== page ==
2. Killing relatives are not rare in any political system. Even filicide occurred in Chosun dynasty. There was King Yeongjo who killed his son, Crown Prince Sado (1735-1762), by locking him into a rice chest. According to Hanjungnok (translated as The Memoir of Lady Hyegyong by Jahyun Kim Haboush), written by the widowed crown princess, Hyegyeongung Hong or Lady Hyegyeong, the whole palace was filled with the screaming sound of the starving Sado to death, for eight days in hot summer in 1762. Imagine the father King and the wife Princess who endured the screaming, not one or two hours but for eight days! In in Korean historiography however, Yeongjo is commonly described as a great King. What a creature destined to endure life he was! What did he endure during his son’s starving death? Power to life? Perhaps.

    • That was horrible. How could Yeongjo endure his son’s death agony for so long? He must have been a consummate sadist. In comparison, Jeongun of North Korea is humane with his swift executions.
      The chronicle gives us a disturbing new insight into the streak of cruelty inherent in all of us but perhaps particularly so among Koreans. We have a saying, “The water upstream got to be clean for the water downstream to be clean.” What an example to set for their subjects, brainwashed to look up to these monsters as their kings! I witnessed unspeakable deeds of cruelty among my countrymen during the Korean War. Is cruelty engrained in our DNA?

      • I am with you, Concerned Korean. What we know about ourselves should humble and teach but not crush us. Perhaps we are driven because of our checkered past, to prove ourselves in spite of the bad things we are corporately guilty of.

    • Young-jun, since my reply to you I had a call from a historian friend of mine, an expert in Korean history, who alerted me to the many unresolved mysteries surrounding Crown Prince Sado’s death. Practically every detail about it seems disputed and I am left at a loss how to react, whether to cry over his death or denounce his father’s cruelty. The only point of agreement seems Sado’s confinement and death in a rice chest, which is horrible enough and shouldn’t have happened to anyone, let alone a crown prince.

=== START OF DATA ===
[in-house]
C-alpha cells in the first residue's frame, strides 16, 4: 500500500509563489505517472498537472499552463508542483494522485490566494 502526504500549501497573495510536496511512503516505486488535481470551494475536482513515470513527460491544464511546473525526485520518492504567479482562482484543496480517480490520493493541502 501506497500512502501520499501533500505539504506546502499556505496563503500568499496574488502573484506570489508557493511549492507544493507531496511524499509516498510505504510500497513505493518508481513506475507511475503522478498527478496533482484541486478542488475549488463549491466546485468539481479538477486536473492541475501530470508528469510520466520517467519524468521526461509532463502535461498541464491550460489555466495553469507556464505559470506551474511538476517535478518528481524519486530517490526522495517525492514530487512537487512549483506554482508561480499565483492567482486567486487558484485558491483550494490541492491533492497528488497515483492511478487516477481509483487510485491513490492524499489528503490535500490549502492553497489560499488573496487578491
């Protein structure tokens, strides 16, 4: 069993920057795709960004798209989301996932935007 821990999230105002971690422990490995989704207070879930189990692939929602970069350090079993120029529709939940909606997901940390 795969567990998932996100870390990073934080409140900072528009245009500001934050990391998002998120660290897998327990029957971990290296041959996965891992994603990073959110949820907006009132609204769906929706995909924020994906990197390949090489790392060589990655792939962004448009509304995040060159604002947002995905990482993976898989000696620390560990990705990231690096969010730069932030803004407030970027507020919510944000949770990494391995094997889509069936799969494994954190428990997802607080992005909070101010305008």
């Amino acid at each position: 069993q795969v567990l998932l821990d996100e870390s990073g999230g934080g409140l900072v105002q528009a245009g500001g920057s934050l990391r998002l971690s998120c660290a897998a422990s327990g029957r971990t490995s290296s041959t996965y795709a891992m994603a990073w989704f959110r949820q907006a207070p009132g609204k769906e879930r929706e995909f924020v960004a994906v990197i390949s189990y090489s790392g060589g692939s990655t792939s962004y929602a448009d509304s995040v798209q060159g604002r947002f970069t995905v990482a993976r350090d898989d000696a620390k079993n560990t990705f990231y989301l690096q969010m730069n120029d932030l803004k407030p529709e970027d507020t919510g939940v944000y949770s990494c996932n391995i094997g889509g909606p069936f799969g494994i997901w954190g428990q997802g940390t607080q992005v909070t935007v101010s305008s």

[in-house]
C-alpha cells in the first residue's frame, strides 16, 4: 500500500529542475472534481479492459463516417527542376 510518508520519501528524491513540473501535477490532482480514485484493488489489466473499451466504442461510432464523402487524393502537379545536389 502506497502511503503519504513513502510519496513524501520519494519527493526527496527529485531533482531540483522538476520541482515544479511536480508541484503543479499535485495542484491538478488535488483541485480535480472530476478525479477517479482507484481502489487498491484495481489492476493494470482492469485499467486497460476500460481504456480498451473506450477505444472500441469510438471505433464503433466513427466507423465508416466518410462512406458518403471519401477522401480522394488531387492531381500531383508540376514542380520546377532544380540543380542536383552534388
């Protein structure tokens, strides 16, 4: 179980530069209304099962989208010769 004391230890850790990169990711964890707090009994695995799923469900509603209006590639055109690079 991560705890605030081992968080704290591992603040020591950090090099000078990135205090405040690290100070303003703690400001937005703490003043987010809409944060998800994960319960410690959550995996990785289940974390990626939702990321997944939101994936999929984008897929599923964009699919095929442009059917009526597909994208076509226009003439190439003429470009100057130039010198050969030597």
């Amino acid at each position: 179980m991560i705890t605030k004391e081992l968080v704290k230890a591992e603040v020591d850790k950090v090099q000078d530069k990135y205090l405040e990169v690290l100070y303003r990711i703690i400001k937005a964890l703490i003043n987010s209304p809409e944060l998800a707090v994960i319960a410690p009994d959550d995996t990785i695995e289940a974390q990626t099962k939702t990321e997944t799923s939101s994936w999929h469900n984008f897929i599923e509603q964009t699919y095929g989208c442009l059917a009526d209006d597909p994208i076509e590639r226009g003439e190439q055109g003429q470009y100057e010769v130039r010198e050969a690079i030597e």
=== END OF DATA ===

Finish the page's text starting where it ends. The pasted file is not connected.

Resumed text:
Apologists of Yeongjo deny his ordering the execution at all, explaining the confinement as merely an attempt to teach Sado a lesson for his numerous acts of insubordination and supererogation, especially favoring the Junior Party in opposition to his father’s partiality for the Senior Party. Apparently the partisan rivalry that raged fiercely in court set father and son at loggerheads. Nevertheless, claim the apologists, Yeongjo had ordered the staff to bring the prisoner food but, under the influence of the Seniors who wanted him dead, the staff did not, starving him. Nor did Yeongjo hear his son scream, they say, because Sado’s building was quite a distance away from the king’s.
      But the prevailing view seems to be that Yeongjo had him killed, because in addition to disobedience Sado had been a dangerous psychopathic serial killer who personally beheaded over a hundred, mostly lowly servants, for minor infractions like clumsiness in helping him put on his clothes. He had also impregnated many women, mostly maid servants, including one attached to his wife, Lady Hong, the writer of the Memoirs. Understandably, she was not exactly a grieving widow. On the contrary, she was out to get him. Though she had two sons by him, one of whom later became King Jeongjo upon Yeongjo’s death, she seems to have hated Sado and supplied incriminating evidence against him to her father, a Senior Party leader, who made sure to inform and inflame the king against his son. So at least it is unlikely for her to create a sadistically callous Yeongjo who heard Sado scream and scream for days and yet didn’t lift a finger. On the other hand, her portrayal of Sado as a psycho seems suspect, because there are indisputable records showing him as an able and fair-minded administrator beloved of the common people.